Like many industries, the auto market has evolved. New models debut throughout the year and the calendar plus inventory will largely dictate special pricing and APR incentives.
Every car shopper needs to know when to buy a new car. When gas prices are skyrocketing, anticipate deals on large SUVs and trucks. At the end of the month or end of the year, expect bigger incentives to come out. For all-new models, the haggling will be tougher since there is excitement and prestige over the latest, sparkly showroom gem.
What is the best way to save on a new vehicle?
Experts say the best time to shop, really, is when you need one. No matter when you buy, there are a few strategies you can employ to save dollars and feel good about the contract you sign.
Start your shopping journey online.
A recent study found 88% of shoppers use the Internet for vehicle shopping, and 60% spend roughly five hours on third-party sites. No longer must customers schlep from dealer to dealer to compare models. They can easily cross-shop vehicle features and MSRPs with a few clicks, saving hours before heading to a lot to test drive. Check the automaker and dealer websites for rebates that are being offered.
Know what you can afford.
Shoppers often focus on monthly payment, but there are so many other variables to consider. What type of financing can you land? Where do you fall on the credit spectrum? What does this mean for your APR? Even today, there is little transparency in the finance office of a dealership. Knowing your credit scores helps you to understand what type of interest rate you can command. Even better, marching into a dealership with an approval gives you power to negotiate. If the dealer can beat your pre-approved bank or credit union offer, score. If not, you likely have the best deal in your back pocket. Recognize if you plan to lease, you’ll need to arrange payment with the dealership. Banks and credit unions rarely play in the lease space, leaving that side of the business to the captive finance companies. Finally, remember your pre-approval must cover everything you plan to finance; taxes, fees, ancillary parts and finance and insurance extras.
Negotiate before you head to the dealer.
While most online shoppers start at third-party sites to cross-shop and research models, the online journey can continue once you’ve zeroed in on a few models. Most dealerships today employ online sales departments. Initially, they’ll provide details on basic MSRP or advertised specials, but they can also identify if they have particular configured models on their lot. Reach out to several online sales departments simultaneously and you can begin negotiating price. My husband and I purchased a vehicle this summer and we employed this strategy with great success. We haggled via text and email from the comfort of our home and basically had an agreed upon price when we visited the dealer to pick up the car.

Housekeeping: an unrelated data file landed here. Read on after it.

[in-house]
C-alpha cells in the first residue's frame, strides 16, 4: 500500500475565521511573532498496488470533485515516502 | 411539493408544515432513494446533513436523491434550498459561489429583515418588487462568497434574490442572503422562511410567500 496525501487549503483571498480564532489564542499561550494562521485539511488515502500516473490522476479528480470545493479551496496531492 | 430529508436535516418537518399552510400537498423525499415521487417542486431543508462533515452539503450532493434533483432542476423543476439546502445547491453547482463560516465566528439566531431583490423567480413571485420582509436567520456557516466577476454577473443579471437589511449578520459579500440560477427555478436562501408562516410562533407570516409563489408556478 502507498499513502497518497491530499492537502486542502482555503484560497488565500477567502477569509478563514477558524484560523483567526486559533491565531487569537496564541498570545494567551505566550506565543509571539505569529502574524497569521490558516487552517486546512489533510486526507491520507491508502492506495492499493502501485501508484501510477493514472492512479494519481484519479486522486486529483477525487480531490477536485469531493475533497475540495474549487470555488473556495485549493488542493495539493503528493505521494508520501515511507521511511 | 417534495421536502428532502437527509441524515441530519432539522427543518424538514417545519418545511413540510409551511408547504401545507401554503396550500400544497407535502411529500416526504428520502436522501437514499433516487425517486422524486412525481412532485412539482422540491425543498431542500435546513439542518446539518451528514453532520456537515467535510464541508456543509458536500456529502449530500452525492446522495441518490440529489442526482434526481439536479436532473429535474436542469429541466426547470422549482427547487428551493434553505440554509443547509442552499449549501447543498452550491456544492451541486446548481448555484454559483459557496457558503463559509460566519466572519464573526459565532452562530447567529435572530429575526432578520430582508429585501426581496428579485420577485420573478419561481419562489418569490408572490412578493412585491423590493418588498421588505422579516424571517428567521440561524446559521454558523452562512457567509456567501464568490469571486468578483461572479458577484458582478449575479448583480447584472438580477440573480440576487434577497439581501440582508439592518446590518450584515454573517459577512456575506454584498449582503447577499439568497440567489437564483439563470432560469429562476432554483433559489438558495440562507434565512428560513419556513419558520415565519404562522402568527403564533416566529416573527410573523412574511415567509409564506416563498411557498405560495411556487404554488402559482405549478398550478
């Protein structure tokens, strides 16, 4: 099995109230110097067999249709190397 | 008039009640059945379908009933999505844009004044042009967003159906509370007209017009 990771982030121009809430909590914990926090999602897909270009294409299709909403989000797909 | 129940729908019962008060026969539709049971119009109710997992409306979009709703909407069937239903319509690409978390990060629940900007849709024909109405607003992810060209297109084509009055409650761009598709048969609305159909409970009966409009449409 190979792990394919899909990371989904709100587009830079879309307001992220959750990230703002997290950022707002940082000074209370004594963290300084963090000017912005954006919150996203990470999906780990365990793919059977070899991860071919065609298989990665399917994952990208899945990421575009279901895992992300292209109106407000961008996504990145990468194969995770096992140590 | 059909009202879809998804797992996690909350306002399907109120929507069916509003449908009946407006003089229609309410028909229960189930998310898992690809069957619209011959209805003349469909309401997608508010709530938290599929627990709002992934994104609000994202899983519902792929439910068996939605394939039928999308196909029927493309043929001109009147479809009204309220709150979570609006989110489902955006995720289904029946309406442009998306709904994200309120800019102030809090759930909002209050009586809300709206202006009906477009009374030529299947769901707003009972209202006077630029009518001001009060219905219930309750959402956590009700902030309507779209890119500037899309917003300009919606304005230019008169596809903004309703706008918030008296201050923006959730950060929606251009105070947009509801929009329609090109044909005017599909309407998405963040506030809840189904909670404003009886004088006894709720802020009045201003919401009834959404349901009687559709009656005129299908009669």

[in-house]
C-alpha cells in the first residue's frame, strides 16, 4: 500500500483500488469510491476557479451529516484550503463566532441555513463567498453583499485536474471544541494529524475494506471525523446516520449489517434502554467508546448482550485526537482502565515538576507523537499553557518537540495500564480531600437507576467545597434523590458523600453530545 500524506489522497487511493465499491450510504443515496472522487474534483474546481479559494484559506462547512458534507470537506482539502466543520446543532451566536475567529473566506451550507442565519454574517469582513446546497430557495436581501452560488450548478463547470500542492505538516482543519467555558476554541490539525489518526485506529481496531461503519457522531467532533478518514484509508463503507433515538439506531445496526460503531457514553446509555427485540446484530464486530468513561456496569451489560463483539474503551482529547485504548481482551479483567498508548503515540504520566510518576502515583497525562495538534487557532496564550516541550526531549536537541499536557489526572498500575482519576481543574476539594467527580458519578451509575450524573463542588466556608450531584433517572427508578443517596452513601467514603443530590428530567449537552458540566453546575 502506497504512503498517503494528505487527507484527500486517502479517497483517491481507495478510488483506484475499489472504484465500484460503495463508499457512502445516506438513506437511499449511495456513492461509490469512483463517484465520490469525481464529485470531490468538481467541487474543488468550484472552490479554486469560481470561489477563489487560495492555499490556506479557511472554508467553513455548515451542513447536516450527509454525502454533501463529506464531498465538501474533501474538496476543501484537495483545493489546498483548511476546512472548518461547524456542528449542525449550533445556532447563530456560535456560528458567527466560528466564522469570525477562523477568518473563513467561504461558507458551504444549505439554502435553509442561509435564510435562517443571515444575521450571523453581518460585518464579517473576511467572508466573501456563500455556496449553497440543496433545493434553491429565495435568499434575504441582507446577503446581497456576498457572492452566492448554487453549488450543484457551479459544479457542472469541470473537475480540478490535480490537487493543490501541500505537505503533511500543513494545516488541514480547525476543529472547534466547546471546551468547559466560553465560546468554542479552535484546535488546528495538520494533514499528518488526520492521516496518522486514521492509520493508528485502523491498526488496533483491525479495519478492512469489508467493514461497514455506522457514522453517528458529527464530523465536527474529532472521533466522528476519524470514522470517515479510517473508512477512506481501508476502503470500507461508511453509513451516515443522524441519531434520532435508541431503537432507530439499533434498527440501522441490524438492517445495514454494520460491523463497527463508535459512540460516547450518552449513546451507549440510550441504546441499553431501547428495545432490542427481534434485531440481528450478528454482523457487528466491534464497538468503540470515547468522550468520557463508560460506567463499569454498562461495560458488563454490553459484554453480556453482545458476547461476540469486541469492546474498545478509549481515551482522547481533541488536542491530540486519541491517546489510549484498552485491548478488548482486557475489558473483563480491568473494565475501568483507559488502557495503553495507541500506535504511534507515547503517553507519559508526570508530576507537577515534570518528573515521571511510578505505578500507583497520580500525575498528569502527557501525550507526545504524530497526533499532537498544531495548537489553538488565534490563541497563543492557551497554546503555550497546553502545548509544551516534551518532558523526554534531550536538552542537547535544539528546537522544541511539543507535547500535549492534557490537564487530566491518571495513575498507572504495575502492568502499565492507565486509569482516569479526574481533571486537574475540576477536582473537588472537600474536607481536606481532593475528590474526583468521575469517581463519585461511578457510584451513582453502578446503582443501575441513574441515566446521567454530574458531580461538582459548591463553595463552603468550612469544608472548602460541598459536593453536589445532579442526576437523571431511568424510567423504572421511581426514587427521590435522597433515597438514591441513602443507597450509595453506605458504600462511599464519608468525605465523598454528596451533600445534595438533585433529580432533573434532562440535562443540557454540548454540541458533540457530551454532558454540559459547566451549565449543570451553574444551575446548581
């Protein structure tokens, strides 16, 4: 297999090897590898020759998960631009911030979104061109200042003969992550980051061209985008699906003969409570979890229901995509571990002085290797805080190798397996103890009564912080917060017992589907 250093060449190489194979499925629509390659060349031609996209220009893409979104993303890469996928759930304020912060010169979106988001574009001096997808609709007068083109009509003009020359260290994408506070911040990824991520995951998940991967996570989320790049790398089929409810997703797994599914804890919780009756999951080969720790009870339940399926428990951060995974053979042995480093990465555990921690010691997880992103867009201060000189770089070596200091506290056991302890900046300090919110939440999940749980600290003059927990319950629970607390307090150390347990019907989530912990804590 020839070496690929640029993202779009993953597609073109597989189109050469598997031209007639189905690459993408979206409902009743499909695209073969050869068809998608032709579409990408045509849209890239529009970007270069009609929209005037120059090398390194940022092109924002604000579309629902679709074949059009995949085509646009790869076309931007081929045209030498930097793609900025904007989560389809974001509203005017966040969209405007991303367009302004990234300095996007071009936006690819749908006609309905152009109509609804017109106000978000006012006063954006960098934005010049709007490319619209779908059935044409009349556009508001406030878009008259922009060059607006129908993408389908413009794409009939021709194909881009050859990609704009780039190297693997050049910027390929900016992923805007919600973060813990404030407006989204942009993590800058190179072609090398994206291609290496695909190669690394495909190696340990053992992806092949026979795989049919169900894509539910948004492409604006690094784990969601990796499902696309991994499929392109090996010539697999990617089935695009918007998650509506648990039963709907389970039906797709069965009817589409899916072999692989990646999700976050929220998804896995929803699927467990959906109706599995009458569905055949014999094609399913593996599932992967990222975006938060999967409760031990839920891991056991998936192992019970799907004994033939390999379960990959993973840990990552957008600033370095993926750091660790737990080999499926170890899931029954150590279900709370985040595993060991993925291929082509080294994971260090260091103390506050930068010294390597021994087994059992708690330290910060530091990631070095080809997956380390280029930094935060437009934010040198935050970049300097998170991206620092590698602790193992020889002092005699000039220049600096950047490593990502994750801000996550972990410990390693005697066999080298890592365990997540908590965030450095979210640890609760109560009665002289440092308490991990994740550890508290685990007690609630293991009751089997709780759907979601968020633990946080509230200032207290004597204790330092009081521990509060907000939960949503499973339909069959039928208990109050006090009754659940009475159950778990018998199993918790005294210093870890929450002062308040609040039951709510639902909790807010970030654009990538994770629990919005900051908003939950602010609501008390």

Arm yourself for the finance and insurance visit.
Even if you buy a vehicle with cash, all customers need to head to the Finance and Insurance (F&I) office to complete the vehicle transaction. This is where the final papers are drawn, vehicle registration is handled and you are offered many products like alarms, paint protection, warranties and GAP insurance. Gap insurance is an optional coverage for new cars that can be added to your collision insurance policy. This insurance can pay the difference between the remaining loan or lease balance and what your insurance company will pay if your car is totaled.These “extras” can quickly add thousands of dollars to your sale. An analysis of AutoNation sales in 2016 revealed the average per-car profit of “customer financial products” netted them $1,602. With the haggling and price compression on the vehicle, this is often where the dealer makes their profits. Perhaps some of these products make sense for you, but know what you’re getting and ask for transparency around pricing. The add-ons can easily push a monthly car payment up $100 or more.
Nothing beats that new car smell, but the vehicle shopping process takes time, research and negotiation prowess. As so many people have said, “Knowledge is power.” So, do your homework, know your budget, your credit scores and don’t be shy about negotiating. Your pocketbook and peace of mind will thank you later.
Editorial Disclaimer: Opinions expressed here are author's alone, not those of any bank, credit card issuer, or other company, and have not been reviewed, approved or otherwise endorsed by any of these entities. All information, including rates and fees, are accurate as of the date of publication.